When Craig Wright formed an alliance with CoinGeek founder Calvin Ayre to launch a hostile takeover of the Bitcoin Cash (BCH) network, the two men predicted that their BCH implementation — Bitcoin SV (BSV) — would quickly accrue near universal support among miners due to its allegedly miner-friendly protocol specifications. This support would be so comprehensive, they boasted, that the other BCH would quickly cease to exist. Actual events, of course, took a very different turn, and before long, BSV’s backers had resigned themselves to pursuing “Satoshi’s original ‘original vision’” on yet another independent blockchain.
Now that the dust has settled, Bitcoin Cash and Bitcoin SV have similar hash rates, though BCH has accumulated 28.9 percent more proof of work since the fork. Notably, though, there is a stark contrast in the economics of mining these two networks, both of which continue to utilize the SHA-256 hashing algorithm.
Taking coin price, network difficulty, and block rewards into account and using Bitcoin (BTC) as a baseline, Coin Dance estimates that BTC is a full 43 percent more profitable to mine than BSV, meaning that BSV miners are throwing away significant revenue by continuing to mine this blockchain — much as they mined at a loss in the aftermath of the fork.
That’s more than a bit ironic, considering that BSV was supposed to be the miner-friendly implementation of BCH, which itself positioned itself as the miner-friendly alternative to BTC.
Speaking of Bitcoin Cash, despite its post-fork price collapse, BCH is currently the most profitable of the three major Bitcoin iterations, at least for miners. At present, BCH is 9.2 percent more profitable than BTC — even after its recent difficulty reduction — making it around 47 percent more lucrative for miners than BSV.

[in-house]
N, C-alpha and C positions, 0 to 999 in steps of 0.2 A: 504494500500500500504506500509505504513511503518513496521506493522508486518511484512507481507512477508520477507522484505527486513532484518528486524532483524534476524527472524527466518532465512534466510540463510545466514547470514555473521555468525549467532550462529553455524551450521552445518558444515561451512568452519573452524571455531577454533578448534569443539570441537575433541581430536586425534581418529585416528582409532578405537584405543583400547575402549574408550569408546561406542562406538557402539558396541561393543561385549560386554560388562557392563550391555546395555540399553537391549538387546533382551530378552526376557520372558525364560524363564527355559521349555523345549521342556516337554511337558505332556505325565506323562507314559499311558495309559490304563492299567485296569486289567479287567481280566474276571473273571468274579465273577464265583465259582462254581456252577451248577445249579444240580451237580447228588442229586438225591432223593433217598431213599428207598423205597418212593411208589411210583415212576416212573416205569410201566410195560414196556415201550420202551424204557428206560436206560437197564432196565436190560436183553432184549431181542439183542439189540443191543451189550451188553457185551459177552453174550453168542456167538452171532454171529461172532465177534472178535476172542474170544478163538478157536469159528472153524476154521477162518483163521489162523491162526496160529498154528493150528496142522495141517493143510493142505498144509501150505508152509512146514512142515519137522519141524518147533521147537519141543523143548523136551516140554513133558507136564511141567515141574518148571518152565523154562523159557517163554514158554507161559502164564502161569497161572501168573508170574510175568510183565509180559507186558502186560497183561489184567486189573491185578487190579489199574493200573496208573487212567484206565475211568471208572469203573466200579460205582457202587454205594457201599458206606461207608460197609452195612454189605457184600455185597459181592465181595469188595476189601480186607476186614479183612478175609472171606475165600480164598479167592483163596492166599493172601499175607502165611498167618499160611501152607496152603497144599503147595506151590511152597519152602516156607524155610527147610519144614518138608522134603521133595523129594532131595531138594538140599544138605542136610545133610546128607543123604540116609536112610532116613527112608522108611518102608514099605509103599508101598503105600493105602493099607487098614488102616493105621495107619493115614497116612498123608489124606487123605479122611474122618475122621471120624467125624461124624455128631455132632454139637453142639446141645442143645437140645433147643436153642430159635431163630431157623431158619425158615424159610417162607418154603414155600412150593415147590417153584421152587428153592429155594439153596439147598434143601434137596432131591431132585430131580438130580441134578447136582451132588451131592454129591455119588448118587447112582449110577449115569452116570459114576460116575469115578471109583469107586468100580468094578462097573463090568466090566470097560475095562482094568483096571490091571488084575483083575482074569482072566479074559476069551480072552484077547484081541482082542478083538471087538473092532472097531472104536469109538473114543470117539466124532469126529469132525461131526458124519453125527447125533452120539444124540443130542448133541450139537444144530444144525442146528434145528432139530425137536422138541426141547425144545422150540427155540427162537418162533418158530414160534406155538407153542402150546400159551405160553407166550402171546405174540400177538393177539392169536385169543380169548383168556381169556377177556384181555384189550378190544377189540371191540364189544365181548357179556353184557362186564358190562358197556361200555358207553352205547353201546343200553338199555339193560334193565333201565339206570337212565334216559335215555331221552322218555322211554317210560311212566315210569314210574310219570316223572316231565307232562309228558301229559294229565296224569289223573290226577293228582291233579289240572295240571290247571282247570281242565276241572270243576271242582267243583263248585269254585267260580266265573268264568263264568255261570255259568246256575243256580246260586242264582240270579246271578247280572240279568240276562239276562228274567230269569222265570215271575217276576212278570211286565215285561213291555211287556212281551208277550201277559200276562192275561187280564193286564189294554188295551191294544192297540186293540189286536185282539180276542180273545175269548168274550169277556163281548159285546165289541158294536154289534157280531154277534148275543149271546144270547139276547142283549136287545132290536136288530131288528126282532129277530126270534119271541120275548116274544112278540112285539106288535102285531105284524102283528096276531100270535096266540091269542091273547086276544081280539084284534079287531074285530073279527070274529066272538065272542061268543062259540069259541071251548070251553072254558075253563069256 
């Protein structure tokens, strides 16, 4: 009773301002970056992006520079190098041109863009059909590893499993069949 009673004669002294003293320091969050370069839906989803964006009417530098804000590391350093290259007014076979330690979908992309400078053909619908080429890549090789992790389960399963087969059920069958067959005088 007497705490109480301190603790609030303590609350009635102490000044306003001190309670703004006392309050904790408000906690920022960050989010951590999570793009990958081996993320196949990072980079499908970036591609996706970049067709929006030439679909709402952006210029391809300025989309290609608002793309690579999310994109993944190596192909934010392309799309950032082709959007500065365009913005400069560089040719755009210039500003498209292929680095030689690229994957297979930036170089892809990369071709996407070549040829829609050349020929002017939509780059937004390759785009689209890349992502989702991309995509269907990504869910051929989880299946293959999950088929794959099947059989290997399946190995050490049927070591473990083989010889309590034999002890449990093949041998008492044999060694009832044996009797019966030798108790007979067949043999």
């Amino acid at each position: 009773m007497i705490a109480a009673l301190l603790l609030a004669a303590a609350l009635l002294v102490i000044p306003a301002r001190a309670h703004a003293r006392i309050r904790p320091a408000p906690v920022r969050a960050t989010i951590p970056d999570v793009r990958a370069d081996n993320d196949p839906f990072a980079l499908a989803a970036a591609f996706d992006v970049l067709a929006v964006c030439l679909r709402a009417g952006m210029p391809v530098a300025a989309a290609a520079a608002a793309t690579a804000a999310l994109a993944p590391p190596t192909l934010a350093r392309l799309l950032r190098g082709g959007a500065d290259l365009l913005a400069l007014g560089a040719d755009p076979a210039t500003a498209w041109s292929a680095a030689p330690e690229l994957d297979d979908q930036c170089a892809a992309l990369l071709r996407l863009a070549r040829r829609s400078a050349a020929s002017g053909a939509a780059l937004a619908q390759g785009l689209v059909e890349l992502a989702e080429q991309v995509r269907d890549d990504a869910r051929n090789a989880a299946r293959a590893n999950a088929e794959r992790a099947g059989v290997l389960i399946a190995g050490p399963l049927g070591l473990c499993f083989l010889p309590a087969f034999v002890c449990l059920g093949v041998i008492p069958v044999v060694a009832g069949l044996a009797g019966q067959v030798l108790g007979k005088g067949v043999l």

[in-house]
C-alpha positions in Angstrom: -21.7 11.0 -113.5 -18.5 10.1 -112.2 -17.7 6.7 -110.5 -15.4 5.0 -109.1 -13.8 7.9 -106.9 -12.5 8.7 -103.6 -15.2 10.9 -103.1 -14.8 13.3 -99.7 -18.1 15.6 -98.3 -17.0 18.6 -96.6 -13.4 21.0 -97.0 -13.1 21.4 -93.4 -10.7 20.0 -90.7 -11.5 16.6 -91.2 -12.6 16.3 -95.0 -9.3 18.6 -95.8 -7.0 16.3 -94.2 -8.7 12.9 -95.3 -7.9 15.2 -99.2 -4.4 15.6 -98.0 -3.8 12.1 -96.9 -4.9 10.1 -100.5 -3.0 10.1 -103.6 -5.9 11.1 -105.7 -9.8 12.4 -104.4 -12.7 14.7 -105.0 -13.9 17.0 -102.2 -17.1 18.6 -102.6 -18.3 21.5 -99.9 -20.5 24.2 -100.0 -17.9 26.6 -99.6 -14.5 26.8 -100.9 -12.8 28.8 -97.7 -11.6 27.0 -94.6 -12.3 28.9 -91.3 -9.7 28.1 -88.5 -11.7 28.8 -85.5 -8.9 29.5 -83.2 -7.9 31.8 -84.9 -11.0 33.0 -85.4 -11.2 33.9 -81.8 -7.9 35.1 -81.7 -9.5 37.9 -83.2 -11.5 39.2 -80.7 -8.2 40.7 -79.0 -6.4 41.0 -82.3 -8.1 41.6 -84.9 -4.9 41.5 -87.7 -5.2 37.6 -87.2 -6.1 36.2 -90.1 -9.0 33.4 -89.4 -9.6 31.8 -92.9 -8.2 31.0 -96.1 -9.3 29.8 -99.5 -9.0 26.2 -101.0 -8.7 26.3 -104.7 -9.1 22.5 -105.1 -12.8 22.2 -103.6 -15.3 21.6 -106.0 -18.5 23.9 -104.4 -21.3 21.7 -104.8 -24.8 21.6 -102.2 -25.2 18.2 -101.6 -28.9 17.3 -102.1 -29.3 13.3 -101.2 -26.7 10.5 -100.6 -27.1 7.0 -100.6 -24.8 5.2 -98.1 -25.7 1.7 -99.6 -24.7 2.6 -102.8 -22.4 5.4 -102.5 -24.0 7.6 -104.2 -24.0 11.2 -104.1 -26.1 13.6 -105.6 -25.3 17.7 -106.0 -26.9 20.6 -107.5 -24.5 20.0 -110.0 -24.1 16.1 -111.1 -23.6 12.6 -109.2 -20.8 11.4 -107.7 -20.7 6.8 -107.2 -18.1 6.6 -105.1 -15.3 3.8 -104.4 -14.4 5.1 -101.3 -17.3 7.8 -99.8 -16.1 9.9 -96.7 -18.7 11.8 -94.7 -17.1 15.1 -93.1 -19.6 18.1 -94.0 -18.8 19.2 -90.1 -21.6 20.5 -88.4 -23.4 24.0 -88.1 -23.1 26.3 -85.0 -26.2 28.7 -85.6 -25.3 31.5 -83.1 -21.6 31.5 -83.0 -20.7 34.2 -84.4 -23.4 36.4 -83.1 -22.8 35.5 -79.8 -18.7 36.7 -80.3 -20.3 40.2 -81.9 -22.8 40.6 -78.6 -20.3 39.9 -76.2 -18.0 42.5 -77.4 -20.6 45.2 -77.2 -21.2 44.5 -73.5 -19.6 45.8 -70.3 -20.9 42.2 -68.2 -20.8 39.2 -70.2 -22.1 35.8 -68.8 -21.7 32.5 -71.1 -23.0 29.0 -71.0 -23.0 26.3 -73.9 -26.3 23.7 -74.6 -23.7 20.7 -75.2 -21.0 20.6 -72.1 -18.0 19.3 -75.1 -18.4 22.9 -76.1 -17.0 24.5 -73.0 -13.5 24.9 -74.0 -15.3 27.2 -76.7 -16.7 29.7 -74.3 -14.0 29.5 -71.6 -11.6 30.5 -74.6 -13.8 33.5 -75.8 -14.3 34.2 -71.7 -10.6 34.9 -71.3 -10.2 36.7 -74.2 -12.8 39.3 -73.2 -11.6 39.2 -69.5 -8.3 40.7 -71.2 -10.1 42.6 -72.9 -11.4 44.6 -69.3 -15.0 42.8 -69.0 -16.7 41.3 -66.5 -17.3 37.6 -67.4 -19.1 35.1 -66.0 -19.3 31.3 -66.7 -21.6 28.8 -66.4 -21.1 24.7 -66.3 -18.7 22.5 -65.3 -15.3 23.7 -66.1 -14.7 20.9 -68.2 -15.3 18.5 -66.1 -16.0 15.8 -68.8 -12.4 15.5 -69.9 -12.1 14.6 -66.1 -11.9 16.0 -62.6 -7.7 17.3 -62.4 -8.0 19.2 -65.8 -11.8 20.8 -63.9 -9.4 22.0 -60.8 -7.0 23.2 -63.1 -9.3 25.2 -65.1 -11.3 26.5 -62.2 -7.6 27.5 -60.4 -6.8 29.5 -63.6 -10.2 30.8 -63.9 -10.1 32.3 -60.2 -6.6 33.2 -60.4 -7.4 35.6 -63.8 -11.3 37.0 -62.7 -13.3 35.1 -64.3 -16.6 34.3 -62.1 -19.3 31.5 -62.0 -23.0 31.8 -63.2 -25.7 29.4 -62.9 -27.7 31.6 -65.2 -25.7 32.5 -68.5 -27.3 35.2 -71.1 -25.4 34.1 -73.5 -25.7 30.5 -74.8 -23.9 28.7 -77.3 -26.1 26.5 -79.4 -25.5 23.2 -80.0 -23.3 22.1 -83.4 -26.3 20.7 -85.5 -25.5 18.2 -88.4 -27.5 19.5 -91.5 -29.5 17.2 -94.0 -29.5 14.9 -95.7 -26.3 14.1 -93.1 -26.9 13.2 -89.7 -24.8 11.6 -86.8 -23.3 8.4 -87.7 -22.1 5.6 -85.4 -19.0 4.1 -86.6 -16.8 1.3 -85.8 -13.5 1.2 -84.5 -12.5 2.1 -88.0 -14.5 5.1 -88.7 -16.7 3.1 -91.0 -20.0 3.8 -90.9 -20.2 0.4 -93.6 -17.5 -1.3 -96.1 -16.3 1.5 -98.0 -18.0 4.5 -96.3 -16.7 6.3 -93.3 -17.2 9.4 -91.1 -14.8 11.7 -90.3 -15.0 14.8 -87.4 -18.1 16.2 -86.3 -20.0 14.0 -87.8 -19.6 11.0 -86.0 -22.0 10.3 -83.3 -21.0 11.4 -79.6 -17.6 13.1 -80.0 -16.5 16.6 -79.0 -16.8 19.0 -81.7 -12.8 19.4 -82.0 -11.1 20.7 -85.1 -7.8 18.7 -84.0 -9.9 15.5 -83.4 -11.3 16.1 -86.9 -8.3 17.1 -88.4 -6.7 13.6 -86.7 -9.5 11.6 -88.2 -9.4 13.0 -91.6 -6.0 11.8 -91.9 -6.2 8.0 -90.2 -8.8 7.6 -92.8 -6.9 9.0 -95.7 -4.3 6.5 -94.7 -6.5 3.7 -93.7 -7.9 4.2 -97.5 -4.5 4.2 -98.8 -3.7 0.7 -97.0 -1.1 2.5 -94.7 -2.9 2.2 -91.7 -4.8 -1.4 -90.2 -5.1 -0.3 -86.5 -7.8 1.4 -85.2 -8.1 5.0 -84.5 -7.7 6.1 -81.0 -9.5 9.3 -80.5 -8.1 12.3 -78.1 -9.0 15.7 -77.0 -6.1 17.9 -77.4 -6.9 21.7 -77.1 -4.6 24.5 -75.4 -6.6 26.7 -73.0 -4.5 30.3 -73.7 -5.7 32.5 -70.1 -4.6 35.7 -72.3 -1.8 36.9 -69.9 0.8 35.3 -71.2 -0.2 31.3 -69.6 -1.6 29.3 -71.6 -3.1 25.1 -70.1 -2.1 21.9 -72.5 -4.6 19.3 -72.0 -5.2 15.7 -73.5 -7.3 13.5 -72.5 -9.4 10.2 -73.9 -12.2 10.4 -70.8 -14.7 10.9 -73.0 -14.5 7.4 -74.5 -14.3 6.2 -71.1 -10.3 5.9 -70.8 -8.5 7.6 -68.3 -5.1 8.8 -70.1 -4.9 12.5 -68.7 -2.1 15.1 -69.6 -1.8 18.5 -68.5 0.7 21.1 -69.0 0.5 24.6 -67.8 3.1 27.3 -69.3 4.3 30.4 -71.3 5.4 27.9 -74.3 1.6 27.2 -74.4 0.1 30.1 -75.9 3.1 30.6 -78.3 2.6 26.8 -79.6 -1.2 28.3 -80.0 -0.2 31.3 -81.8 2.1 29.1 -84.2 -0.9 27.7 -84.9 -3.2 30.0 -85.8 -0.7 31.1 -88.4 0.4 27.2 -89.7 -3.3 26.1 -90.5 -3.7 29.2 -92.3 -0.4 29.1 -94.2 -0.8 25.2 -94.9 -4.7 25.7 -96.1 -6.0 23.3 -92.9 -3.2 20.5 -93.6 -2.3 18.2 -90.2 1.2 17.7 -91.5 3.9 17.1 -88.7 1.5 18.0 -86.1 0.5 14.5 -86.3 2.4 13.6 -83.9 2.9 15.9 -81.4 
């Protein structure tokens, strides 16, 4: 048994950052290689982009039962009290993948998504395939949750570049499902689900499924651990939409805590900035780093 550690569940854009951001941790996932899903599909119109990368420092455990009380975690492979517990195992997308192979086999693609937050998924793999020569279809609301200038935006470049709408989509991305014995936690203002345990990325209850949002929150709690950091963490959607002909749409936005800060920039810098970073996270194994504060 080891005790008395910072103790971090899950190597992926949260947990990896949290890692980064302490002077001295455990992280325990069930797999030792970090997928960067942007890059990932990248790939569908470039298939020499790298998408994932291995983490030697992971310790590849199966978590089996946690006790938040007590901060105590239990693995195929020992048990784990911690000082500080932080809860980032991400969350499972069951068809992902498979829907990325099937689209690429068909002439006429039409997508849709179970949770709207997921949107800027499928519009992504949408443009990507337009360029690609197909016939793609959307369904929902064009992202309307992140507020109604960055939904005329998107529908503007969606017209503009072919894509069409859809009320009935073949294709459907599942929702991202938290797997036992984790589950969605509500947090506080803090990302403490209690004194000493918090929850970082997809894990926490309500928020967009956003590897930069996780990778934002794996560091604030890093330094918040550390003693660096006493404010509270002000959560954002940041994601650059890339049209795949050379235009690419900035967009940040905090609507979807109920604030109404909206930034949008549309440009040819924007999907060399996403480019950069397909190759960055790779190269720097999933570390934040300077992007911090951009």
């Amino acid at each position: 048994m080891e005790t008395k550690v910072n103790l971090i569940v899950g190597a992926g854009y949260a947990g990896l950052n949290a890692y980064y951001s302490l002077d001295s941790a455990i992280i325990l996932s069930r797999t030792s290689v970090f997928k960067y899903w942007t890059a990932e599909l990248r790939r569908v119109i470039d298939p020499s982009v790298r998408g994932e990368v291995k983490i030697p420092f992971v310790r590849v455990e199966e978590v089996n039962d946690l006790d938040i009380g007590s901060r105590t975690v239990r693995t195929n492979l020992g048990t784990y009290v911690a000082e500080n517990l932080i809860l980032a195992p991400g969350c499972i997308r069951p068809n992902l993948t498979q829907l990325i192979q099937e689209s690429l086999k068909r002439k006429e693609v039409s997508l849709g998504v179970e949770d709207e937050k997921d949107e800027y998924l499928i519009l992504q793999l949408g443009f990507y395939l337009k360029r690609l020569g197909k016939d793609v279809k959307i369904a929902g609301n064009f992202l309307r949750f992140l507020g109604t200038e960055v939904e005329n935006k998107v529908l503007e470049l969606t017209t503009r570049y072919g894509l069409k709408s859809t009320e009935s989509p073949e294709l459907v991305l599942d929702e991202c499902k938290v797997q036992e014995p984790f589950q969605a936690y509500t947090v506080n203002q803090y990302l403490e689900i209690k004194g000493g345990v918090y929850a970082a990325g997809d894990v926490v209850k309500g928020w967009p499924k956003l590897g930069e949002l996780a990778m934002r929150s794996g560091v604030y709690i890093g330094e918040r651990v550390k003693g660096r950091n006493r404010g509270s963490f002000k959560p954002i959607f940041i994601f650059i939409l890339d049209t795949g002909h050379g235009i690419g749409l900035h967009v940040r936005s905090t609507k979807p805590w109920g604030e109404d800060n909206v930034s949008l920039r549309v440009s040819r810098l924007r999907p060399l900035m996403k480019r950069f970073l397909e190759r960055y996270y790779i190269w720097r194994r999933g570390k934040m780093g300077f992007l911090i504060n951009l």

Of the three networks, Bitcoin’s is not only the most secure but also features the most decentralized hash rate. BTC’s largest mining pool, BTC.com, accounts for 16.5 percent of the blocks mined over the past week (BTC.com is owned by Bitmain, which also owns AntPool. Together, these pools possess 30 percent of the hash rate). Bitcoin Cash, in contrast, features two Bitmain-linked mining pools — ViaBTC and BTC.com — that collectively manage around 56 percent of the BCH hashrate. BSV is also quite centralized, with CoinGeek’s mining pool accounting for 36.1 percent of the hash rate and SVPool — which is operated by Craig Wright’s firm, nChain — possessing another 20.8 percent.
For all their talk of on-chain scaling, BCH and BSV continue to process much smaller blocks than BTC. As of the time of writing, most BTC blocks were approaching the maximum block weight of 4 MB. BCH, with its 32 MB block size limit, was averaging blocks around 50 KB, while BSV — which Craig Wright claims will process blocks up to 1 TB within two years — was averaging less than 13 KB per block.
Featured Image from nChain/YouTube